Eight OSH stores begin liquidation march
Great American Group is handling liquidation sales at eight Orchard Supply Hardware locations.
The eight stores, located in Citrus Heights, Fairfield, Huntington Beach, Lone Tree, Long Beach, Midtown, Newark and Vacaville, were approved for liquidation as part of the company’s First Day Motions after it filed for Chapter 11 bankruptcy and was acquired by Lowe’s as part of an initial stalking-horse bid.
Great American Group won the bidding process to manage the store closing sales and has been managing the eight locations since June 29.
"We are offering significant discounts on every item in every department, so consumers will have the opportunity to purchase quality hardware supplies at a discount," said Scott Carpenter, president of Great American Group’s Retail Division, in a statement. "Customers will also receive top-notch service and expert advice from the sales people Orchard customers already know and trust as operations wind down in these locations."
Under the plan, Orchard will maintain its brand and management structure throughout the remainder of its existing locations.
OSH delisted: End of a brief era
The Orchard Supply Hardware brand will carry on as a division of Lowe’s, but the ticker symbol will not.
The NASDAQ Stock Market removed Orchard’s class A common stock from listing on the market Wednesday, marking the end of a brief era for the OSH ticker symbol.
After the San Jose, Calif.-based retailer spun off from Sears Holdings in June 2011, its shares hit the market in January 2012. On day one, shares of OSH closed at $23.55. About 16 months later, the share price was $0.30. “Orchard expects that the company’s equity holders will experience a complete loss of their investment as a result of Orchard’s Chapter 11 bankruptcy proceedings,” the company said in a press release Wednesday.
Back in February of 2012, CEO Mark Baker described the retailer’s mid-size store layout (42,000 sq. ft. to 75,000 sq. ft.) as a sort of merger between big store breadth of product and small-store service to customer. “We’re not a small big box, but a really big small box,” he said.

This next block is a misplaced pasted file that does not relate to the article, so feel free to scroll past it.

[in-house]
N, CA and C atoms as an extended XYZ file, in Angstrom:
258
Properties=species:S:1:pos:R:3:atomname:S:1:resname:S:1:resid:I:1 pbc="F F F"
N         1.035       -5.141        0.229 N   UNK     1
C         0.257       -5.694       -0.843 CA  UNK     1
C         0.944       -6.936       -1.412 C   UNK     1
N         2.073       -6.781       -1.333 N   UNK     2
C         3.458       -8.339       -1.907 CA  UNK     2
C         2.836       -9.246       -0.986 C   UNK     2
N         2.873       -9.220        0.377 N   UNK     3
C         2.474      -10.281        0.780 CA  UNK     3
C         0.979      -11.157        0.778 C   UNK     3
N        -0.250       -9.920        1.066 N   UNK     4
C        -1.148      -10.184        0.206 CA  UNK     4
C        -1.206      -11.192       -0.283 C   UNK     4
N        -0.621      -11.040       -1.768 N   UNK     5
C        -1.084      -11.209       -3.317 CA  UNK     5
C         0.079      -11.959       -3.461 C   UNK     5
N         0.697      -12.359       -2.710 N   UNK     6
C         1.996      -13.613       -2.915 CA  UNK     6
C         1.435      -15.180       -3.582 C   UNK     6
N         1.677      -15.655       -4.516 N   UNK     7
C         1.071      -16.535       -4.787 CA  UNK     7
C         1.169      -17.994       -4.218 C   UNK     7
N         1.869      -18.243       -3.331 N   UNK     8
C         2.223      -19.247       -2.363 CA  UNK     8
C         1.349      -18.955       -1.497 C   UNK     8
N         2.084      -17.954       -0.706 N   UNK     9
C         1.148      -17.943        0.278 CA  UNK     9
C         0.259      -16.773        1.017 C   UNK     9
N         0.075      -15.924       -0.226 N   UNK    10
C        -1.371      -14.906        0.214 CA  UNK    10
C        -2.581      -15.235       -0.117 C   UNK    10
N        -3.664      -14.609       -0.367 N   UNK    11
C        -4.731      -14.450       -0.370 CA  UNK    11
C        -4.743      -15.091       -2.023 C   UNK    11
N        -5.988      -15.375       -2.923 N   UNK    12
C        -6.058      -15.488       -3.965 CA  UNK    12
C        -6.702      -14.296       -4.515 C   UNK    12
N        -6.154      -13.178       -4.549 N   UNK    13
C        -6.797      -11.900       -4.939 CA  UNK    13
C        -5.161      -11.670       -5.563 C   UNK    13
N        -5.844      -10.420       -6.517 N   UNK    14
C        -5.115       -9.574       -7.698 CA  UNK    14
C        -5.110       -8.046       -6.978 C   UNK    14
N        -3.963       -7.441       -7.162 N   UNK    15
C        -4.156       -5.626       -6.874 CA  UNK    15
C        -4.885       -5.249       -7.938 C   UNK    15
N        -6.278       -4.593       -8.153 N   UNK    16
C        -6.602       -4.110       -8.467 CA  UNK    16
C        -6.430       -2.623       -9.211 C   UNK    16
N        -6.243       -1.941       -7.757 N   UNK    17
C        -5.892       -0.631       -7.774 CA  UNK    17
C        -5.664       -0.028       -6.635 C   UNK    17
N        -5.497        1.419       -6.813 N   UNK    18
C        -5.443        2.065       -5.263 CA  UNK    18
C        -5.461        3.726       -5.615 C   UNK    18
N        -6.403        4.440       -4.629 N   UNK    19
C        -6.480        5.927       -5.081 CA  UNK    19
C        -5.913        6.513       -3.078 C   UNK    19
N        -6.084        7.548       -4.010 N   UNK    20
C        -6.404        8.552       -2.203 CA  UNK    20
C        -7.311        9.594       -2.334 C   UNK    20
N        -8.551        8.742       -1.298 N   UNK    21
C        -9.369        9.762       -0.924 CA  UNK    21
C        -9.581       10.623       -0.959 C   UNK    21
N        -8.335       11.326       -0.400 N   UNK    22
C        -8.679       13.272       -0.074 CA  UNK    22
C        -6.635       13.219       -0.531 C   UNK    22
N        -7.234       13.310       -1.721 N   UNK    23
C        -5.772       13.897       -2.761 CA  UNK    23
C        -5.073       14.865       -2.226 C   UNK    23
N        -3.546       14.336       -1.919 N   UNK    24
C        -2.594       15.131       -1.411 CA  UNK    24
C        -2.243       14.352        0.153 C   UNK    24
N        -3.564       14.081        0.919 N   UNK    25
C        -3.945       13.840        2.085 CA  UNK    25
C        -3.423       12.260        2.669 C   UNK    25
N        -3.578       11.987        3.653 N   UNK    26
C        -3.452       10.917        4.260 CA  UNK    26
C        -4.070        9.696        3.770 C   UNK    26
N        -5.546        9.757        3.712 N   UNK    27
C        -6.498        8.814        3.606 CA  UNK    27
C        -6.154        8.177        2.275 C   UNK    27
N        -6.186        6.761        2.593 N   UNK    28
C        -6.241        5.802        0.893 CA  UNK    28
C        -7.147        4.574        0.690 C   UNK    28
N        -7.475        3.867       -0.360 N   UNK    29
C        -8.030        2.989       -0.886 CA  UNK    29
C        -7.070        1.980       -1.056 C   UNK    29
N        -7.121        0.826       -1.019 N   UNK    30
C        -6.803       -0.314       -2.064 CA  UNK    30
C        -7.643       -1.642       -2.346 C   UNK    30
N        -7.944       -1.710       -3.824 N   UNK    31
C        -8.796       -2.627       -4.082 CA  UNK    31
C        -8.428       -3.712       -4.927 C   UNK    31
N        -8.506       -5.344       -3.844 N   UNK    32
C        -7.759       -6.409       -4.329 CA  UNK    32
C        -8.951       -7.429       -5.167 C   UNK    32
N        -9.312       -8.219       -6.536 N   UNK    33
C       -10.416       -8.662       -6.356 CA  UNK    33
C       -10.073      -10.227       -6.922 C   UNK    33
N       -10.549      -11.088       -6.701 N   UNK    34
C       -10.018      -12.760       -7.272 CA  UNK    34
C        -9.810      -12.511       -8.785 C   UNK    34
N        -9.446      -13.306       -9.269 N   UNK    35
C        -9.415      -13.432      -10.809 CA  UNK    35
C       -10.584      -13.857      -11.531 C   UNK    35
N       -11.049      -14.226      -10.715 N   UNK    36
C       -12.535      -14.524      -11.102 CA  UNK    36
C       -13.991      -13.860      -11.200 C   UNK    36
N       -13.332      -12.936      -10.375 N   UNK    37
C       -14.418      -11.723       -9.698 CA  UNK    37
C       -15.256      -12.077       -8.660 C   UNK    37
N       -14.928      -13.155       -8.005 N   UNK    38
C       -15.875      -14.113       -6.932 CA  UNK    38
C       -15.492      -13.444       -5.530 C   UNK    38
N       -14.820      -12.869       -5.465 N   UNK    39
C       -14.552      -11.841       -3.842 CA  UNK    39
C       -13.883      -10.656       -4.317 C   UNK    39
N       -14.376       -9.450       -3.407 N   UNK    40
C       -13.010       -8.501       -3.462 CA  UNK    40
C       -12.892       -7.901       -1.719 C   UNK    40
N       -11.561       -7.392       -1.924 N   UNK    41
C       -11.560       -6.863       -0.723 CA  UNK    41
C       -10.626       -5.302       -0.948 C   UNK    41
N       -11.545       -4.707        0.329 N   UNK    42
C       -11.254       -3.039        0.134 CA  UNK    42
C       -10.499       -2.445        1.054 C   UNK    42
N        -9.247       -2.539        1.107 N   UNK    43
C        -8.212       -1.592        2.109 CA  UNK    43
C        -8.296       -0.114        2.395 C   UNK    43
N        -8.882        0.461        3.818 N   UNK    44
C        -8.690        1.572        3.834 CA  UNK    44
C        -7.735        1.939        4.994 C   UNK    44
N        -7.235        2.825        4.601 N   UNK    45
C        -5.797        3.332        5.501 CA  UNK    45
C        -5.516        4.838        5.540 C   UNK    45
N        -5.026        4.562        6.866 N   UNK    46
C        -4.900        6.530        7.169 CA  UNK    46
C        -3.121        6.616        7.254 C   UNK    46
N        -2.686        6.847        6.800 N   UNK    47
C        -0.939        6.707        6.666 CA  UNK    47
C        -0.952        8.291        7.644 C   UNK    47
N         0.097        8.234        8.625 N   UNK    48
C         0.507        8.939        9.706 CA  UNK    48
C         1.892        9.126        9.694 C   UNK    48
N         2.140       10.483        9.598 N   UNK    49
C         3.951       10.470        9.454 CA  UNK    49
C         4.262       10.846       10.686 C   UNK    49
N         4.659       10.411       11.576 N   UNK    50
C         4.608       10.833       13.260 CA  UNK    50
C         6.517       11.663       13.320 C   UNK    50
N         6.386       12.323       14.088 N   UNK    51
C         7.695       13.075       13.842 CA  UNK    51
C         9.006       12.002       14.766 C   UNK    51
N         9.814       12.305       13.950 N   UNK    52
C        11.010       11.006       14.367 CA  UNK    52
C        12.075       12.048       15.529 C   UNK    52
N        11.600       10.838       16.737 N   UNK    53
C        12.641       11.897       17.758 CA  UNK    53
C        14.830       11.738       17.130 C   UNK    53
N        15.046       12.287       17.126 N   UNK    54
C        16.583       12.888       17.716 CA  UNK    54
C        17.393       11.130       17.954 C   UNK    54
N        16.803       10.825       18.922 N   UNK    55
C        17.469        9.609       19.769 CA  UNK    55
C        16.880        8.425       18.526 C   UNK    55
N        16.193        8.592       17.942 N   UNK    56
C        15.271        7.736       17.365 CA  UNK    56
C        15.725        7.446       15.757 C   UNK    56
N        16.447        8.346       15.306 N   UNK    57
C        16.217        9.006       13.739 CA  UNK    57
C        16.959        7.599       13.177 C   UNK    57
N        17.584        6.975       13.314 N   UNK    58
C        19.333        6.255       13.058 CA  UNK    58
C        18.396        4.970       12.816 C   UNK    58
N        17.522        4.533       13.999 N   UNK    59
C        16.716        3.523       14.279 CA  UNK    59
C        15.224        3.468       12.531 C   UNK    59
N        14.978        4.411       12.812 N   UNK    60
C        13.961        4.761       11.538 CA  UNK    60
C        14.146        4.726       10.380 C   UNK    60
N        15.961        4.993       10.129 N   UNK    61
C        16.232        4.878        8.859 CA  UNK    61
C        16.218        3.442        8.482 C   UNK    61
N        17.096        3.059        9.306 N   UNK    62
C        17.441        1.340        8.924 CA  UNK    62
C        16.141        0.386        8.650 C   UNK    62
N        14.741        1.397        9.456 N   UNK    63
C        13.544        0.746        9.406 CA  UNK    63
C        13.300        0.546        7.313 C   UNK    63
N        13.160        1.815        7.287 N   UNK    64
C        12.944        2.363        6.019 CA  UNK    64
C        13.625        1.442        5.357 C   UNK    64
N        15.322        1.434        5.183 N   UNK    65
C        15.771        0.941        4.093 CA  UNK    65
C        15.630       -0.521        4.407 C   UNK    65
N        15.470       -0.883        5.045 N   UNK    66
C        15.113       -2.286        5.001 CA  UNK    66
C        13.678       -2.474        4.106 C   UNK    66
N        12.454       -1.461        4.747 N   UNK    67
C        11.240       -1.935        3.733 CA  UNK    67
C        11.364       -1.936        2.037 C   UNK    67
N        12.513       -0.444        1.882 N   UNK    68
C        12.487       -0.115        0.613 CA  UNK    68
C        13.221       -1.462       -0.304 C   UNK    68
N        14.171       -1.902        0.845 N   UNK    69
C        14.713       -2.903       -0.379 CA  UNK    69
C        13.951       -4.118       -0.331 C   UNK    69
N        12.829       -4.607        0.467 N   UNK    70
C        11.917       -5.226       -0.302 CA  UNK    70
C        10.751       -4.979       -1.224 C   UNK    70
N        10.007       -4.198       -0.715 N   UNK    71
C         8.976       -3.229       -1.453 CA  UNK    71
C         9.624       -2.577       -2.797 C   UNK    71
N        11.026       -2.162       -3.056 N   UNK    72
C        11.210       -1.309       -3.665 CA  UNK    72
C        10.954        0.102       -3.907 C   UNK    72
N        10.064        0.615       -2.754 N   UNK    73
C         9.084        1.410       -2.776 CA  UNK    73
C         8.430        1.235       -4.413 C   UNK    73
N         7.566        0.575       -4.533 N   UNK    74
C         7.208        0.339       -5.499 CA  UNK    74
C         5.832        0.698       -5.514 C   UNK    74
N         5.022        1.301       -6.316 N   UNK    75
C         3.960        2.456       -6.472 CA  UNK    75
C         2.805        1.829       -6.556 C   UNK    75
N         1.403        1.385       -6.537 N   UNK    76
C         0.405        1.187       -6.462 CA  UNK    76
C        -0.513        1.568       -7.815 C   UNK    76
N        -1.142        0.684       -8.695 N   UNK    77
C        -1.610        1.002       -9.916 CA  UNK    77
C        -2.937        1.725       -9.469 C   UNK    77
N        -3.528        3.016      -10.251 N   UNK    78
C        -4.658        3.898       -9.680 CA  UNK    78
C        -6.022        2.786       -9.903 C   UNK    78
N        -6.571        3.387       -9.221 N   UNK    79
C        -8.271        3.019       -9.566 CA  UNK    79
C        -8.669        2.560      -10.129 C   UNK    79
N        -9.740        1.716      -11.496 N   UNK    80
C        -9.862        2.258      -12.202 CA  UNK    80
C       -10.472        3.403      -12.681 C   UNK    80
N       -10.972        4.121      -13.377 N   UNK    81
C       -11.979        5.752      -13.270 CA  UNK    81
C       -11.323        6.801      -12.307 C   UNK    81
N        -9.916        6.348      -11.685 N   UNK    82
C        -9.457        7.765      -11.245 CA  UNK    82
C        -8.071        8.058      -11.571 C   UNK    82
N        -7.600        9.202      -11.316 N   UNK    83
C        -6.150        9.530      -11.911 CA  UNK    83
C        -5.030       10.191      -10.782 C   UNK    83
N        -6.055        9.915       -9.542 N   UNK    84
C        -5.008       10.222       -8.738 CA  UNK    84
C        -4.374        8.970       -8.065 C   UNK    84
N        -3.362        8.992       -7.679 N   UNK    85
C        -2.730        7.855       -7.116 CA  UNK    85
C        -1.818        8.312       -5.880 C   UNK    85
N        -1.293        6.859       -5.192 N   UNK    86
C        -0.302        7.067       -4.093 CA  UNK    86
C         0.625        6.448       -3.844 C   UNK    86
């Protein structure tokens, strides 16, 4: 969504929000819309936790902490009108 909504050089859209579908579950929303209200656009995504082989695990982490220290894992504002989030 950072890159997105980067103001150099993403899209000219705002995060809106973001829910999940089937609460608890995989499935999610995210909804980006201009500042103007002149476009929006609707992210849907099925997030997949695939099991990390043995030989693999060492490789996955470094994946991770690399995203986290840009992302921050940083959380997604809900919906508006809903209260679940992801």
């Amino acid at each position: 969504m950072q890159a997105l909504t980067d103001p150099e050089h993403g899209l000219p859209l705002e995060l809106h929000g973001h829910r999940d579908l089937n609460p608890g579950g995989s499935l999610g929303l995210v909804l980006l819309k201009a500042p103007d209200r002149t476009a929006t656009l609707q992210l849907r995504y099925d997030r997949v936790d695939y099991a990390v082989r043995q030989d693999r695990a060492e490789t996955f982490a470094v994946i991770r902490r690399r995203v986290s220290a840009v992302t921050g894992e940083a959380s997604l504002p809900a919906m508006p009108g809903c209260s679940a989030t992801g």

But losses mounted. The company had earnings of $8.7 million in 2010, but swung to a net loss of $118.4 million in 2012.
Orchard’s class A common stock will continue to trade on OTC Markets under the symbol OSHWQ.
Nebraska hardware vet celebrates 70-year run
Not paying attention to big-box competitors seems to have worked out well for 85-year-old Walt Wenzl, who recently celebrated his 70th year working for Wenzl Hardware Store in Nebraska City. He has owned and operated the independent hardware store since 1954, the Lincoln Journal Star reported.
More than 200 people gathered to celebrate the landmark anniversary at Wenzl Hardware. Wenzl has built up a loyal following over the years thanks to strong community ties and a knack for idiosyncracy.
Built 149 years ago, the two-story building is a relic in itself, still featuring a vintage hand-operated elevator and a collection of antiques lining the top shelves. The mini museum includes a 1903 Flexible Flyer sled, butter churn, pleat-making device and Wenzl’s old baseball mit and smoking implements.
As of yet, Wenzl has no plans to retire. "I’ve been here 70 years, and I’ve enjoyed it," he told the news source. "It keeps me out of the beer joints."